Biomarker Assessment of Inflammation, Cell Stress, and Coagulation to Prediction CV Outcomes
Editor's Note: Commentary based on Eapen DJ, Manocha P, Patel RS, et al. Aggregate risk score based on markers of inflammation, cell stress, and coagulation is an independent predictor of adverse cardiovascular outcomes. J Am Coll Cardiol 2013;62:329-37.
The search continues for that elusive crystal ball, a predictive risk score which could accurately predict future adverse clinical cardiovascular events. Traditional clinical risk factors based on the Framingham Heart study while helpful in identifying patients at risk incompletely stratify patients at risk with underlying coronary artery disease (CAD). Abnormal lipoprotein profile including high LDL, low HDL, and abnormal LDL and HDL size density, are markers of atherosclerotic disease burden. Lipoprotein (a) levels and markers of lipid peroxidation (i.e., ox-LDL and ox-HDL) may further identify patients at increased risk. Elevation of various individual biomarkers such as high-sensitivity C-reactive protein (hs-CRP), brain natriuretic peptide (BNP), CK-MB, troponin, and D-dimer, in patients presenting with acute coronary syndromes have been shown to further stratify these population's risk of subsequent adverse events. Individually, the predictive power of each biomarker is modest. Thus, our ability to predict an individual patient's risk of subsequent cardiovascular events remains imprecise.
It is well established that acute coronary syndromes are mostly caused by acute plaque destabilization and rupture within the coronary vasculature.1 At the anatomical and cellular level, the presence of high-risk markers such as thin cap fibroatheroma, large necrotic lipid core, and high macrophage content have been found to identify vulnerable, rupture-prone plaque. However, atherosclerosis is not a local but a systemic process that, in association with blood factors that may predispose to thrombosis and diseased myocardium that may be prone to fatal arrhythmias, define the so-called vulnerable patient. Various systemic processes including activation of inflammatory, coagulation, and cellular stress pathways are involved in the progression of atherosclerosis and the propensity for plaque rupture. The simultaneous evaluation of various biomarkers may allow a more accurate assessment of an individual patient's current state in any one of these dimensions.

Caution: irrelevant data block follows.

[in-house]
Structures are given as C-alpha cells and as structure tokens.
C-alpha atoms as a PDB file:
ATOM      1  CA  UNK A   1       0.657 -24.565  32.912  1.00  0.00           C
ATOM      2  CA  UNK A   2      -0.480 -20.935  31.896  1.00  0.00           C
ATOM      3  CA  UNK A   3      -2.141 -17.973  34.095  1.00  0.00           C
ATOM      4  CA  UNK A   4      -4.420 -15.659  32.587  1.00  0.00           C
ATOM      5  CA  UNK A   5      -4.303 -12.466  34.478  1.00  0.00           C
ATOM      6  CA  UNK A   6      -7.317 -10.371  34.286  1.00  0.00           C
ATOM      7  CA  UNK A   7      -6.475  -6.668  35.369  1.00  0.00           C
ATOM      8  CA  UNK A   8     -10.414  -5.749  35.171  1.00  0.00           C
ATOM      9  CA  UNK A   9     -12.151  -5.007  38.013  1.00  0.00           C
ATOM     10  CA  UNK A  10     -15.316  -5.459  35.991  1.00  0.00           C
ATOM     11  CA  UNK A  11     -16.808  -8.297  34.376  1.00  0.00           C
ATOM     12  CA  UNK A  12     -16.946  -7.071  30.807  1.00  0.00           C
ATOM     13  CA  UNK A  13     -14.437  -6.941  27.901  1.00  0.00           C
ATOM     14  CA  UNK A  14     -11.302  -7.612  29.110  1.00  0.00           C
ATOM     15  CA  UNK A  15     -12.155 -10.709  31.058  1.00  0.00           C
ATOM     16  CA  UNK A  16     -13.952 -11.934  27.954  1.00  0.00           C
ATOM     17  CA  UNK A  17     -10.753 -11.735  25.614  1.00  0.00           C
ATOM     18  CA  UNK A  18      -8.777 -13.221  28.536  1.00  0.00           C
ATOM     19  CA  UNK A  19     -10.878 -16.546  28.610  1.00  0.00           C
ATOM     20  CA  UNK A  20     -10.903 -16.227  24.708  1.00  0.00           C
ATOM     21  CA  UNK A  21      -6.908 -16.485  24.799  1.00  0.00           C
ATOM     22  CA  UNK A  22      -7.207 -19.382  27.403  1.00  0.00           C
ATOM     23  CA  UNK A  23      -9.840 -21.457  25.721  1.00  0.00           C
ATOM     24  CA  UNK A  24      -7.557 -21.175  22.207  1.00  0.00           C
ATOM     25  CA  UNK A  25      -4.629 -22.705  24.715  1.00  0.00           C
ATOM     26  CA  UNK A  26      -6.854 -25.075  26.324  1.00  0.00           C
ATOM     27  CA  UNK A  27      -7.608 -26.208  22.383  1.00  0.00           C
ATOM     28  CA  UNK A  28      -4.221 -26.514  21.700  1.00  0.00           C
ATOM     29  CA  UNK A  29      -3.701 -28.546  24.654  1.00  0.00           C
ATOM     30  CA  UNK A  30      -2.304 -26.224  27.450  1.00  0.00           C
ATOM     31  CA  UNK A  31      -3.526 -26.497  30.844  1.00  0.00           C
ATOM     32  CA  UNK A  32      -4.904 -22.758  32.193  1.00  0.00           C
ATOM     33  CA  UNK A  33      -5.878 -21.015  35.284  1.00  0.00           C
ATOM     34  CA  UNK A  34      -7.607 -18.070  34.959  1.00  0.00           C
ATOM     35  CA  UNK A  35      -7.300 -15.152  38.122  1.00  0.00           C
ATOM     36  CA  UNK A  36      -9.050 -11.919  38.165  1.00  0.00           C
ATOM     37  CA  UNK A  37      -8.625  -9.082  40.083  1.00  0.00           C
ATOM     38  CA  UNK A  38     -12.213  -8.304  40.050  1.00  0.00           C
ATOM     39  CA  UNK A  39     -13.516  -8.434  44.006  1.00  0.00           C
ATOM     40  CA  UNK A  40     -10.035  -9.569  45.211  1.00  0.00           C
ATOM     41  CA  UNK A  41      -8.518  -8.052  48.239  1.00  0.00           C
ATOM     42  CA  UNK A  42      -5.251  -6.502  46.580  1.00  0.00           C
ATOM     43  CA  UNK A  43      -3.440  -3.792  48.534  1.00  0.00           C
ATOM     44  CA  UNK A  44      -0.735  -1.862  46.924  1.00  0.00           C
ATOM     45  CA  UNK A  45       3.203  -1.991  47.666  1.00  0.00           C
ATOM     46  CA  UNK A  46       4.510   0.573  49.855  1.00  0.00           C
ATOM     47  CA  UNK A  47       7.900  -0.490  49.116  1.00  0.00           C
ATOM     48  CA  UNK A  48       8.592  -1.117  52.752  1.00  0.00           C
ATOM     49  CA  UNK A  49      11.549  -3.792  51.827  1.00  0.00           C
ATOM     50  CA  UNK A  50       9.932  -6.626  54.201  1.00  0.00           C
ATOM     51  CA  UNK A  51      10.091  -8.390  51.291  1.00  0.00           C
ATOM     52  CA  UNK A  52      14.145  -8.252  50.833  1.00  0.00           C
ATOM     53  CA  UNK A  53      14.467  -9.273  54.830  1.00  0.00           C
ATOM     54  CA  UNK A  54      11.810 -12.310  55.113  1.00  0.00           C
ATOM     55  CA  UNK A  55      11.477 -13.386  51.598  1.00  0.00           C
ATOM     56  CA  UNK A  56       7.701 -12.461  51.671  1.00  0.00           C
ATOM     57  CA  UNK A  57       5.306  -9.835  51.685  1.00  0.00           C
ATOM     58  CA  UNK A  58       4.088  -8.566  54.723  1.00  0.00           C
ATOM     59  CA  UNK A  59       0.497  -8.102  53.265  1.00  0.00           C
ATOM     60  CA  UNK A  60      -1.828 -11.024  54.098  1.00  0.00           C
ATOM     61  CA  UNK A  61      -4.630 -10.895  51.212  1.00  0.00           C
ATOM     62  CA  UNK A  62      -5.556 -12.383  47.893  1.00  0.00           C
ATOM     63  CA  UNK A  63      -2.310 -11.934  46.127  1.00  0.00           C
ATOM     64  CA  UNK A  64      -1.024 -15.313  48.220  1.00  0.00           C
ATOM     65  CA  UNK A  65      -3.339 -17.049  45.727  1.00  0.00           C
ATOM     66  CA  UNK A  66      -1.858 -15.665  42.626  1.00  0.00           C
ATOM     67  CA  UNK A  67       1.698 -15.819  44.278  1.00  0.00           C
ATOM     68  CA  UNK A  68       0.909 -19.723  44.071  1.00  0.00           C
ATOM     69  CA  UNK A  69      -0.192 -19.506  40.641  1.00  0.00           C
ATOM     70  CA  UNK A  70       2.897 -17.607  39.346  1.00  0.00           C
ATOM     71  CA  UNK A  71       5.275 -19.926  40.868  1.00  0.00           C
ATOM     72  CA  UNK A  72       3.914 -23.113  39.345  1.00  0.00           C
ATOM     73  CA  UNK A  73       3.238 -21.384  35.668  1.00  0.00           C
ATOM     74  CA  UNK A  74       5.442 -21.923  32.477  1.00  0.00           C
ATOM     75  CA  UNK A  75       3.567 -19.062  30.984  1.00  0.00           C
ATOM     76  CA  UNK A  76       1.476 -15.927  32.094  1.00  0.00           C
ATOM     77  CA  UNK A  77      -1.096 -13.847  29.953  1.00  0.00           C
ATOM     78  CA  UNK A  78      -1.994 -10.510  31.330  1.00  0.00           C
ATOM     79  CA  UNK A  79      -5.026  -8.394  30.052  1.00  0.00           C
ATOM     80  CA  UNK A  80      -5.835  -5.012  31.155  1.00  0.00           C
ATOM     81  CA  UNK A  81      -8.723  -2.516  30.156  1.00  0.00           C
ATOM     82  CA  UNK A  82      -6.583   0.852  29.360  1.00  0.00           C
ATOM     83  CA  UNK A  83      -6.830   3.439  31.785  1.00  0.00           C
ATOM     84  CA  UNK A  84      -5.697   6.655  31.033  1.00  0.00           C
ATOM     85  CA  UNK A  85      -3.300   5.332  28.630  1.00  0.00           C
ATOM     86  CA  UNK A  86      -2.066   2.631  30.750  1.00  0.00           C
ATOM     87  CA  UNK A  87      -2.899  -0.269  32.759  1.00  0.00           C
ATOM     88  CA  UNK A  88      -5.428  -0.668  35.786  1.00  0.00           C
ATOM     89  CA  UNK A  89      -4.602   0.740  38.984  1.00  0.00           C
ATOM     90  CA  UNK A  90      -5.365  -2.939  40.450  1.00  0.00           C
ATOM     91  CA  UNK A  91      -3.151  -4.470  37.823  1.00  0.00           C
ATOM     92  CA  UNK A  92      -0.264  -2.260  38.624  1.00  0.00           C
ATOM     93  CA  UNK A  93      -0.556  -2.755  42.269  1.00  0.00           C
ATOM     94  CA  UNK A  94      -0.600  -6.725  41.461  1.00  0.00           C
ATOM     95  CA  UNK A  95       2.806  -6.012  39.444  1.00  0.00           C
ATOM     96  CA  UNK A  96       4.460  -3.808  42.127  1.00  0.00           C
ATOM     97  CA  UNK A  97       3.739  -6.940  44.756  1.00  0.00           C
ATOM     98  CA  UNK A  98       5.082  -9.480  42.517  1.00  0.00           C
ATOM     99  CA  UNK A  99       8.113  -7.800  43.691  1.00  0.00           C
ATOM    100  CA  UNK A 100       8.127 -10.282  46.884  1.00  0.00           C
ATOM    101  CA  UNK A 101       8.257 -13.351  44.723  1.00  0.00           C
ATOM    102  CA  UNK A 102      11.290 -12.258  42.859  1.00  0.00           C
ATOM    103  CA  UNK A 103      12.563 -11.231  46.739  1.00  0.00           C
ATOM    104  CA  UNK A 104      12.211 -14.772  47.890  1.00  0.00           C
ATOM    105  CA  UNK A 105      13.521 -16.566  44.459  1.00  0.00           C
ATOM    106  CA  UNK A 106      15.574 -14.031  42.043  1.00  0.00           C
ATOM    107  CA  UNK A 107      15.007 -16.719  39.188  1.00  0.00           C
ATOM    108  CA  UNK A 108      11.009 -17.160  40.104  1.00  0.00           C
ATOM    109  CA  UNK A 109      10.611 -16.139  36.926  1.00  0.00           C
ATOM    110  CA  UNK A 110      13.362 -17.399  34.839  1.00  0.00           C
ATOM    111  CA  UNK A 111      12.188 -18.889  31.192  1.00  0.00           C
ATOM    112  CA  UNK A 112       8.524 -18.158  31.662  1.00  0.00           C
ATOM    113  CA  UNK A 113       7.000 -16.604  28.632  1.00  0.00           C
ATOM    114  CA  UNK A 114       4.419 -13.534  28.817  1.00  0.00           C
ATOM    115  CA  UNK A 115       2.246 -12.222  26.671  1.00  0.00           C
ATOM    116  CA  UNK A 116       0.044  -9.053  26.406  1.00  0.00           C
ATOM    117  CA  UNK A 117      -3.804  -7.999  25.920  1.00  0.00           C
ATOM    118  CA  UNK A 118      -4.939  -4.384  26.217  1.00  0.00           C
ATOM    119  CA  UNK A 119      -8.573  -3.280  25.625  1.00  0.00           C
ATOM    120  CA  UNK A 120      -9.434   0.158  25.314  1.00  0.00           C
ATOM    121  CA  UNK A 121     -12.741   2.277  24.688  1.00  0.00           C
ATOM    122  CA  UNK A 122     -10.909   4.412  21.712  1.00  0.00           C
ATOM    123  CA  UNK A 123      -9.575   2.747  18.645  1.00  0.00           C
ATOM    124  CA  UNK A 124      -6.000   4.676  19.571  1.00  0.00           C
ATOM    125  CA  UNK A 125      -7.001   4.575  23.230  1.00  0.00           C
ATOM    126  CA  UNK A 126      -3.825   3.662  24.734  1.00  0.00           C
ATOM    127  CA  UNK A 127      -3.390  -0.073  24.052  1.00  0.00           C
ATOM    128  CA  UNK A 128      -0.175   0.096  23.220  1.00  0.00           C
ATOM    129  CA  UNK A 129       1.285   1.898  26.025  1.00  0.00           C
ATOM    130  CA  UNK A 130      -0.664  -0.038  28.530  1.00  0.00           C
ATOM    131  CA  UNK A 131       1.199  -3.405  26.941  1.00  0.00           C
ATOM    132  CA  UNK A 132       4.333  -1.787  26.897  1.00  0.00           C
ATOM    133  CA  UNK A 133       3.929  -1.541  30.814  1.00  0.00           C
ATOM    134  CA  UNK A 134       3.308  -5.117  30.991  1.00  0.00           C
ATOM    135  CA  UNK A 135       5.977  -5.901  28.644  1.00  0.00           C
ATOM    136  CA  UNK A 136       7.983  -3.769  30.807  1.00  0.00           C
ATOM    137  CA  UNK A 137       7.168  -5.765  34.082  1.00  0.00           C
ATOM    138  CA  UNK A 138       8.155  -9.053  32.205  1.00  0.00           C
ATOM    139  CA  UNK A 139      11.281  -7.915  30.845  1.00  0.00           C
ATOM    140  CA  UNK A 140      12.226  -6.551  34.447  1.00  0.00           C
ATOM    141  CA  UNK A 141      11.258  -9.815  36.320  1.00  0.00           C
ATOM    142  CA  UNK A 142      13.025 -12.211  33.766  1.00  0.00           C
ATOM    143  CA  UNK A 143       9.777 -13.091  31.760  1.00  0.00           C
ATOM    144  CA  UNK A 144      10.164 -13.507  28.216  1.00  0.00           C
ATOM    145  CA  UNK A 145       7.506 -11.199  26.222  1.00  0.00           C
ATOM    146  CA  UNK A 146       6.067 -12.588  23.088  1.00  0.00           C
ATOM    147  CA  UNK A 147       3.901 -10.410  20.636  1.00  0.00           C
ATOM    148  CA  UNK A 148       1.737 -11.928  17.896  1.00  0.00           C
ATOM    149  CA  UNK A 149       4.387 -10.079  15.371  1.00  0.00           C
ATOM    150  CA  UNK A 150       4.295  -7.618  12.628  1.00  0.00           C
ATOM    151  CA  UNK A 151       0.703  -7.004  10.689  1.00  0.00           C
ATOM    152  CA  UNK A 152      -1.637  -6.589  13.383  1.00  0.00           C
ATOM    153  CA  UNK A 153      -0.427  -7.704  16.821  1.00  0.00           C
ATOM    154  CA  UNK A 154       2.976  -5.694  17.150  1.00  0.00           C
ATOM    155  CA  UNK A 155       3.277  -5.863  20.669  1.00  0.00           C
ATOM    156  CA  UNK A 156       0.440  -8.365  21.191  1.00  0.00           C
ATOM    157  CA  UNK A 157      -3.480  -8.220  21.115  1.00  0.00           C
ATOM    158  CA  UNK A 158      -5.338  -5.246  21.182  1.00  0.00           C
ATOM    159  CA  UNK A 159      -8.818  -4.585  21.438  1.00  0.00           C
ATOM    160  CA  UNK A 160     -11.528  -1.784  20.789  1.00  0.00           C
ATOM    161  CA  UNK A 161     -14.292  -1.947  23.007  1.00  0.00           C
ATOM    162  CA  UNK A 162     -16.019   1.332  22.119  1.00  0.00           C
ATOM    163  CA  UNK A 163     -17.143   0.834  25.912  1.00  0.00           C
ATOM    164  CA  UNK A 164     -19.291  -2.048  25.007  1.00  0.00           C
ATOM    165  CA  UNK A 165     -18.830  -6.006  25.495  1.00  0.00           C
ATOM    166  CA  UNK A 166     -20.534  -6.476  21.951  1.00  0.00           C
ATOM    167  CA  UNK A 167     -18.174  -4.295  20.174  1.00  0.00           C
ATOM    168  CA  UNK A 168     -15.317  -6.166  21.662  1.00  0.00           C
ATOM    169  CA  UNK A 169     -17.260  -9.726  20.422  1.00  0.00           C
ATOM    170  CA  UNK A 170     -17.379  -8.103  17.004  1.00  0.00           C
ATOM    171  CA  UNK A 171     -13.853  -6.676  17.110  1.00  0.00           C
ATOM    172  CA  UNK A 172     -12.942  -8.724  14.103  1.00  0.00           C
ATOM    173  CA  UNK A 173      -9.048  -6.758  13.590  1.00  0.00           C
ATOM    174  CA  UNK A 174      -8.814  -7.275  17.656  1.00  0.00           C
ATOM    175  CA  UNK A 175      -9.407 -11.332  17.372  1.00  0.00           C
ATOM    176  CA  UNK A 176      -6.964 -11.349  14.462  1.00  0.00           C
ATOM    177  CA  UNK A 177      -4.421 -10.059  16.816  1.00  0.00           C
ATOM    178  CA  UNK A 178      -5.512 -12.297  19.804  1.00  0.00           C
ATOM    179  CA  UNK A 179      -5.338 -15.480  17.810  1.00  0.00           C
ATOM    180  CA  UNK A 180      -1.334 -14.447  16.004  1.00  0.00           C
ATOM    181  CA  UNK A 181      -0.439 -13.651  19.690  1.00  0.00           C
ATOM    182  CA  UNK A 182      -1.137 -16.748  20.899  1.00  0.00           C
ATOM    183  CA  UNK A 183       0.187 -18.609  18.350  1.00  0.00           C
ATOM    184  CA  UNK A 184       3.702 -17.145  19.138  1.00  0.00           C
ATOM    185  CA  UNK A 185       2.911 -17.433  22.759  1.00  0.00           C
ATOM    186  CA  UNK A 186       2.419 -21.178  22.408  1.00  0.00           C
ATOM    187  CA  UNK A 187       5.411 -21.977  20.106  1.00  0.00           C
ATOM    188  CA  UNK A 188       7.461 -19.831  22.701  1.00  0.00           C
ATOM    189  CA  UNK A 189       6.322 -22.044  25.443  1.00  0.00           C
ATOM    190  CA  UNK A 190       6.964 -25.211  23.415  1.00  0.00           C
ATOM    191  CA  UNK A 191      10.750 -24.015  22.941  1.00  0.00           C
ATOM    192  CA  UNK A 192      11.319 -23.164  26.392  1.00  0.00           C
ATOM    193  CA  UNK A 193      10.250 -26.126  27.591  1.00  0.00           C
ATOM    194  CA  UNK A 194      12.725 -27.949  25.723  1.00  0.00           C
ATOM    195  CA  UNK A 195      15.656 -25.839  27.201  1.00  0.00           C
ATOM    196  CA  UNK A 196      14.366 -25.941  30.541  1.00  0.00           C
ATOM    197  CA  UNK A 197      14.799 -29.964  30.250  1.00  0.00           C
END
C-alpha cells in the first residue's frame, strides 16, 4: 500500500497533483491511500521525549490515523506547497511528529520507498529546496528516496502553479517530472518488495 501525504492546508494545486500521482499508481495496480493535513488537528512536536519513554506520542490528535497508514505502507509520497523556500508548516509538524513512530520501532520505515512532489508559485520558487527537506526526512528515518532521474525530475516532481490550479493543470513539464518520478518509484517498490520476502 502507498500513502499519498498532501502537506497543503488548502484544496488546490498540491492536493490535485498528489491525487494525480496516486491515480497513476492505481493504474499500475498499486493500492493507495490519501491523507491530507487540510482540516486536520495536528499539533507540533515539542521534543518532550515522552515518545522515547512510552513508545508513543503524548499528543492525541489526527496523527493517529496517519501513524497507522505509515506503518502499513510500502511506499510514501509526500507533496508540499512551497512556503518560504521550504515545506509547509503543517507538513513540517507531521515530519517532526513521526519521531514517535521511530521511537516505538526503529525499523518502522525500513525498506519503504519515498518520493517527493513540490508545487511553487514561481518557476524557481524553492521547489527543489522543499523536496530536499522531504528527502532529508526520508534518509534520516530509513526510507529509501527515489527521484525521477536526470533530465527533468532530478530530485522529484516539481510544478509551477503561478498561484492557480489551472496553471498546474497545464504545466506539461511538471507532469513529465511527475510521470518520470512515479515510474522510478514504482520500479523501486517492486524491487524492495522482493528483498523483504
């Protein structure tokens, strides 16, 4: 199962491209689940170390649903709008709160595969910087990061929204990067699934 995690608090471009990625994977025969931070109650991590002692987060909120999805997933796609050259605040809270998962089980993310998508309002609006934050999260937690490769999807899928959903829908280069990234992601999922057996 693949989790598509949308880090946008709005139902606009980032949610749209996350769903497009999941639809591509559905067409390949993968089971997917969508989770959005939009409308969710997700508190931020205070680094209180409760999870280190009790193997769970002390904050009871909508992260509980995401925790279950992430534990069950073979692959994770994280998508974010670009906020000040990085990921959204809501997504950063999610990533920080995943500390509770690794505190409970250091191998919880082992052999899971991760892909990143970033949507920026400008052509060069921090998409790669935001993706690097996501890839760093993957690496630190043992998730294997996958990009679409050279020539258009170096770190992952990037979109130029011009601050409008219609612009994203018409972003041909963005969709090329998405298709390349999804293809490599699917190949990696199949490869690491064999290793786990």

Eapen and colleagues sought to determine an aggregate, pathway-specific, risk score for enhanced prediction of death and myocardial infarction (MI) by determining a risk score comprised of biomarkers involved in three of these different pathways.2 The authors selected hs-CRP, fibrin degradation products (FDP), and heat shock protein70 (HSP70) as the three biomarkers to analyze. Serum levels of hs-CRP, FDP, and HSP70 were measured in 3,415 consecutive patients with suspected or confirmed coronary artery disease (CAD) undergoing cardiac catheterization. Survival analyses were performed with models adjusted for established risk factors.
At a median follow-up of 2.3 years, each one of the biomarkers studied was associated with increased risk of adverse events. The hazard ratio (HR) of all-cause death and MI for a CRP level greater than 3.0 mg/l was 1.61 (p < 0.0001), for an HSP70 level greater than 0.625 ng/ml was 2.26 (p < 0.0001) and for an FDP level greater than 1.0 mg/ml was 1.62 (p < 0.0001). An aggregate biomarker score between 0 and 3 was calculated based on these cutpoints. Compared with the group with a 0 score, HRs for all-cause death and MI were 1.83, 3.46, and 4.99 for those with scores of 1, 2, and 3, respectively (p for each: <0.001). However, the prevalence of scores 2 or 3 were rather low (16.5% and 3.7%, respectively). Annual event rates were 16.3% in patients with a score of 3 and 2.4% in patients with a score of 0. The ability of a model based on clinical variables to discriminate patients with and without events (C-statistic) was 0.76. After the addition of the biomarker score, the C-statistic improved to 0.8.
Eapen and colleagues concluded that an aggregate score based on serum levels of CRP, FDP, and HSP70 predicts future risk of death and MI in patients with suspected or known CAD.2
The current study provides valuable insights into combining biomarkers to assess a patient's cardiovascular risk profile in multiple dimensions. However, the results may not be generalizable, given that the study population, by definition, included patients with known or suspected CAD undergoing cardiac catheterization. Further, a proportion of this population presented with an acute coronary syndrome (ACS), which may increase these biomarkers acutely and is itself predictive of future events. Nevertheless, in this group of patients with suspected or with established CAD, the investigators demonstrated that a strategy using an aggregate risk score consisting of 3 biomarkers including CRP, HSP-70, and FDP could be used to further stratify individual patients' risks for death, MI, or other adverse cardiovascular outcomes.